Feline Immunodeficiency Virus

Snowball was a big white tomcat that had cruised the neighborhood for a couple of years.  One of my clients felt sorry for the cat without an apparent home, so she began to feed and befriend him.  Surprisingly, Snowball enjoyed human touch and companionship.  His scars and notched ears attested to the territorial battles that he had survived.  My client became very attached to the cat and wanted to bring him into her home.  Her concern was whether Snowball could be carrying anything that would be dangerous to her precious house cats.

To her surprise, my client was able to get Snowball into a cat carrier, and she brought him in to my clinic.  She wanted him tested for Feline Leukemia (FeLV) and Feline Immunodeficiency Viruses (FIV), and then have him neutered if negative.  She was nervous because Snowball’s previous lifestyle had placed him at high risk for contracting these viruses.  We were able to perform a blood test in the clinic, and were happy to report that Snowball was negative for both viruses.  He did not have a microchip when scanned.   Snowball was allowed to become a pampered pet and enter a new household.

FIV is also known as feline AIDS.  It is not transmissible to humans, but is passed between cats through biting and experimentally from a queen to her kittens.  Since Snowball had an assortment of battle scars, he was a prime suspect for the virus. FIV positive cats may be problem free for years and even live normal life spans, which is not typical for FeLV positive cats.  Studies show that 1.5-3% of healthy cats in the United States are infected with FIV.  Cats that are kept exclusively indoors are not at risk for exposure.

FIV is similar to HIV in its mode of action in the body.  Initially the virus enters the lymph nodes.  Fevers can follow, as can drops in white and red blood cells counts.  The virus targets a type of white blood cell called T-lymphocytes.  These cells play roles in fighting infection and in general immunity, so FIV affected cats are less resistant to other diseases.  Some veterinary diagnostic laboratories have the ability to test ratios of lymphocytes in FIV affected cats.  If the ratio of CD4+:CD8+ lymphocytes is low, the cat’s prognosis is poor.

Bad gums (gingivitis) and oral inflammation (stomatitis) are seen frequently in FIV positive cats—but these signs are common in other cats too.  When cats with FIV contract another type of infection, such as a bacterial infection, they do not respond as quickly or as completely to a normal course of antibiotics.  Often additional nursing care or longer treatment periods are needed.

My client was very happy with Snowball’s test results, but I did caution her that if this cat had been recently exposed to FIV, it would take 8-12 weeks before a test would yield a positive result.  This is because it takes time between virus exposure and development of antibodies in the blood. The screening test for FIV is called an ELISA test, which tests for antibodies.  If it is positive, another test called a Western Blot should be performed to confirm the diagnosis.  Snowball was tested again 3 months later and was still FIV negative.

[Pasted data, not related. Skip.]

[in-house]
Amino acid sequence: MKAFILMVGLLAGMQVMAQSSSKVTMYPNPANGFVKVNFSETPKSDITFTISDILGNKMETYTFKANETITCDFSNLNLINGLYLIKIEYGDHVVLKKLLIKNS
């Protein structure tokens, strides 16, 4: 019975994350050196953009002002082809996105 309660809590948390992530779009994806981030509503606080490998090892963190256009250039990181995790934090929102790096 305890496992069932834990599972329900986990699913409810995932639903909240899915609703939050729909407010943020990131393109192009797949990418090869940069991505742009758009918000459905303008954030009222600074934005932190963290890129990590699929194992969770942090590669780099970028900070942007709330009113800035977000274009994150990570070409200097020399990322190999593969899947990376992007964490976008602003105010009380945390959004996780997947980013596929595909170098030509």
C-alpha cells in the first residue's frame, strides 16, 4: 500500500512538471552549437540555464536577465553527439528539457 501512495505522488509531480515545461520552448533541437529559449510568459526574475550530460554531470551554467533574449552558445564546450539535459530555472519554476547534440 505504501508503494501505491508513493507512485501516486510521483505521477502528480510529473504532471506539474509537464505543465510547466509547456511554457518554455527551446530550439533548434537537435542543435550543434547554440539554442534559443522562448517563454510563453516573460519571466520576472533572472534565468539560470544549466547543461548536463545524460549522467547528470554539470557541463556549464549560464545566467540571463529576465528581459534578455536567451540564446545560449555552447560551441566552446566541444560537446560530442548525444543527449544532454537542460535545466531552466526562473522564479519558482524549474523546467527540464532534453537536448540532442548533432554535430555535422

The general prognosis for an FIV cat is much better than for an HIV human.  Rapid immunosuppression and death is uncommon.  Researchers hypothesize that this may be because cats have relatively short life spans and they do not live long enough to suffer the consequences of the virus.

Currently there is a vaccine that helps protect cats from FIV.  One problem with the vaccine is that it is not known whether it protects cats against all 5 subtypes of the FIV virus.  Another problem with the vaccine is that vaccinated cats test positively for FIV on routine screening tests, so it is not currently possible to differentiate between a vaccinated cat and an infected one.  I do not use this vaccine in my practice.  If someone chooses to use this vaccine, I would highly recommend having their cat microchipped, so that if the cat gets picked up by Animal Control or taken to a vet, it can be identified as an “owned” cat and not just a stray.

Treatment is aimed at controlling clinical signs and secondary problems.  Healthy FIV positive cats should be kept indoors to decrease their exposure to disease agents and to reduce their likelihood of infecting other cats.  When possible, FIV positive cats should be homed with other FIV cats.  A study from Glasgow University found that the risk of FIV being passed from one cat to another in the same household is 1-2%.  If there is no aggressive contact between cats, the risk is extremely low.

To prevent FIV infection, keep your cats indoors and test all cats’ viral status when introduced into your home.  If you have an outdoor cat, periodic testing is suggested, especially if oral disease or poor response to treatment for a routine problem is present.

Written by Dr. Wexler-Mitchell of The Cat Care Clinic in Orange, CA
Copyright © 2011 The Cat Care Clinic

About Dr. Elaine Wexler-Mitchell

Dr. Elaine Wexler-Mitchell is the owner of The Cat Care Clinic in Orange, CA
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